Bobby Flay's Advice For New Chefs

There's no doubt Bobby Flay is a talented chef. He has a degree from the French Culinary Institute; has owned numerous restaurants; has been featured on multiple Food Network shows, including "Throwdown" and "Iron Chef America"; and is the author of 14 cookbooks (via Bobby Flay's website). From Mediterranean creations at Amalfi in Las Vegas, to filet mignon at Bobby Flay Steak Atlantic City in New Jersey, to classic burgers from Bobby's Burger Palace at locations up and down the East Coast, Flay's range of restaurants proves that the chef has the chops to create multiple types of cuisines and to do so successfully.

But Bobby Flay's career didn't have glamorous beginnings. He started as a busboy at New York City restaurant Joe Allen where his father was a partner. After being promoted to the kitchen, the owner was so impressed with Flay's skills, he offered to pay for him to go to culinary school (per his Food Network bio). Since graduating in 1984, Flay has progressively cultivated his cooking skills and is now able to pass on the wisdom he has learned to both experienced and newer generations of chefs.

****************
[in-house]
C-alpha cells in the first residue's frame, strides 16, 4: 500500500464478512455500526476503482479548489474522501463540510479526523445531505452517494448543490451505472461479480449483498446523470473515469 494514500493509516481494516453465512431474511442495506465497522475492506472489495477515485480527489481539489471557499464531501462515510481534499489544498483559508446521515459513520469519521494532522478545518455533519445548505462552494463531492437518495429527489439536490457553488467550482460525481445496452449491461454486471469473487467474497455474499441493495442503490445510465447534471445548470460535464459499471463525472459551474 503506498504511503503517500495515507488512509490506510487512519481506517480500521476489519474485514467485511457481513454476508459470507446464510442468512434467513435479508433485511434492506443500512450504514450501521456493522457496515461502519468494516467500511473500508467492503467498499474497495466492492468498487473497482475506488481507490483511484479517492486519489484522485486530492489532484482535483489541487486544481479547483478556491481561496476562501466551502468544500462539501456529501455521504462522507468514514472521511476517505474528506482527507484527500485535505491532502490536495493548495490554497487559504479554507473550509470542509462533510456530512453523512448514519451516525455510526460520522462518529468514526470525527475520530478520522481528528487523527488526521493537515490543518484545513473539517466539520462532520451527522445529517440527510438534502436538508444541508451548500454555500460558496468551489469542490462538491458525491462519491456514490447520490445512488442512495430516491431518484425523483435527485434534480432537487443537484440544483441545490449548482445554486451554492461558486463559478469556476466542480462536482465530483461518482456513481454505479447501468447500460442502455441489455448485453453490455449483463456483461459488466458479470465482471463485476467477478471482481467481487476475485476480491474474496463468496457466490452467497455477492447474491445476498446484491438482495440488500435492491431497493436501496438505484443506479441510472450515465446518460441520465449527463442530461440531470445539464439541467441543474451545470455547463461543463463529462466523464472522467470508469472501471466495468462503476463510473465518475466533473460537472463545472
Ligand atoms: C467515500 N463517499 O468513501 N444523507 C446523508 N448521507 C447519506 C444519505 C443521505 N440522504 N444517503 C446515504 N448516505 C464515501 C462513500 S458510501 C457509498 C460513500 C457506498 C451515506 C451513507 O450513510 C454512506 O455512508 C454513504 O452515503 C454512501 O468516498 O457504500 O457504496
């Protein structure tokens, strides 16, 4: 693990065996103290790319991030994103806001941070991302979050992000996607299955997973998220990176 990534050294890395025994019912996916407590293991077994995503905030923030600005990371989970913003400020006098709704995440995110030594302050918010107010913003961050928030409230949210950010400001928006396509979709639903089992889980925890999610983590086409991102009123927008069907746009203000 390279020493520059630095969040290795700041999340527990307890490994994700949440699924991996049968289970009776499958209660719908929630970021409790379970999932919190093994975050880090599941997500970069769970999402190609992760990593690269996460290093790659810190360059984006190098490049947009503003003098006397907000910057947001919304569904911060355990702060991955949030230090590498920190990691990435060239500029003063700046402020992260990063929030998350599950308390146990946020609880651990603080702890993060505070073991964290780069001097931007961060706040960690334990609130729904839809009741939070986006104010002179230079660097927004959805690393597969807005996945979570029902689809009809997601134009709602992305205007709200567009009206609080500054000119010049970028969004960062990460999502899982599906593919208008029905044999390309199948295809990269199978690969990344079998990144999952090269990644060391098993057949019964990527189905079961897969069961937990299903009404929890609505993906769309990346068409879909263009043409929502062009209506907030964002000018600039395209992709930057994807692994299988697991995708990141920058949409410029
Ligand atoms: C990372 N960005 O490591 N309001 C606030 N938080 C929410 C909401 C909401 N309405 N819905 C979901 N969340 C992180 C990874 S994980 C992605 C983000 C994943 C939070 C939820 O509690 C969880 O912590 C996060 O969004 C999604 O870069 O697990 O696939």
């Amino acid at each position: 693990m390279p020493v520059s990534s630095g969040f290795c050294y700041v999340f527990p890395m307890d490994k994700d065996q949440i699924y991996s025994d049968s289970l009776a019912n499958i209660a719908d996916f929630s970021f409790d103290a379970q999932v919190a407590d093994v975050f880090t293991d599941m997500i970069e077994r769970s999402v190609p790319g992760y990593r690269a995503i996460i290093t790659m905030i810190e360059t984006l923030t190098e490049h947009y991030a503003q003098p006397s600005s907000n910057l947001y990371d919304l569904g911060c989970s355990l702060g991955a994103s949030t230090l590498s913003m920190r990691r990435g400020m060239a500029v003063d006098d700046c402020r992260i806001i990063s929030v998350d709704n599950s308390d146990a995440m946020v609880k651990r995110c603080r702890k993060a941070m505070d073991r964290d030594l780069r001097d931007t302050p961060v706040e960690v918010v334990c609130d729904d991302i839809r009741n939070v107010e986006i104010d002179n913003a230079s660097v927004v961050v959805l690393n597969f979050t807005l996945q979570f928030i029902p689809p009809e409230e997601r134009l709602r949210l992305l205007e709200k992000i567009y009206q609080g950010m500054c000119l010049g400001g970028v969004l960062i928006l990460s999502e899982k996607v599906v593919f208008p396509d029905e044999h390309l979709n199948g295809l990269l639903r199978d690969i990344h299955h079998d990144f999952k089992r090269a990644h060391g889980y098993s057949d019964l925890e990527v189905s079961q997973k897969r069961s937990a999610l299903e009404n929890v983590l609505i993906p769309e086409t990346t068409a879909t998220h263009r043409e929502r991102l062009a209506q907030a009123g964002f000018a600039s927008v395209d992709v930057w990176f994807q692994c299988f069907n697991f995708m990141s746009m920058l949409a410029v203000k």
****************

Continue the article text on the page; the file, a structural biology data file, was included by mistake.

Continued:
Sharing wisdom chef-to-chef

In an interview with Tasting Table in 2016, Bobby Flay said he has a very "hands on" teaching style when it comes to training new professional chefs and cooks. "I'm never going to tell you how to do something — I'm going to show you," he said. His best advice for new chefs is to take their time and avoid shortcuts when it comes to preparing and plating dishes, especially when they are very busy and trying to keep up with demand.

"I'm a stickler for the fundamentals," he told Tasting Table. "A lot of times I will strip new cooks of their 'tricks' for getting food to the plate to make sure every step is taken to get it right."

Flay also has advice for those of us new to preparing meals at home. In an interview with Bon Appétit in 2014, he said, "Home cooks never let their pans get hot enough. If you don't see a wisp of smoke coming from the oil in your skillet, you'll never get a proper sear on that steak or fish."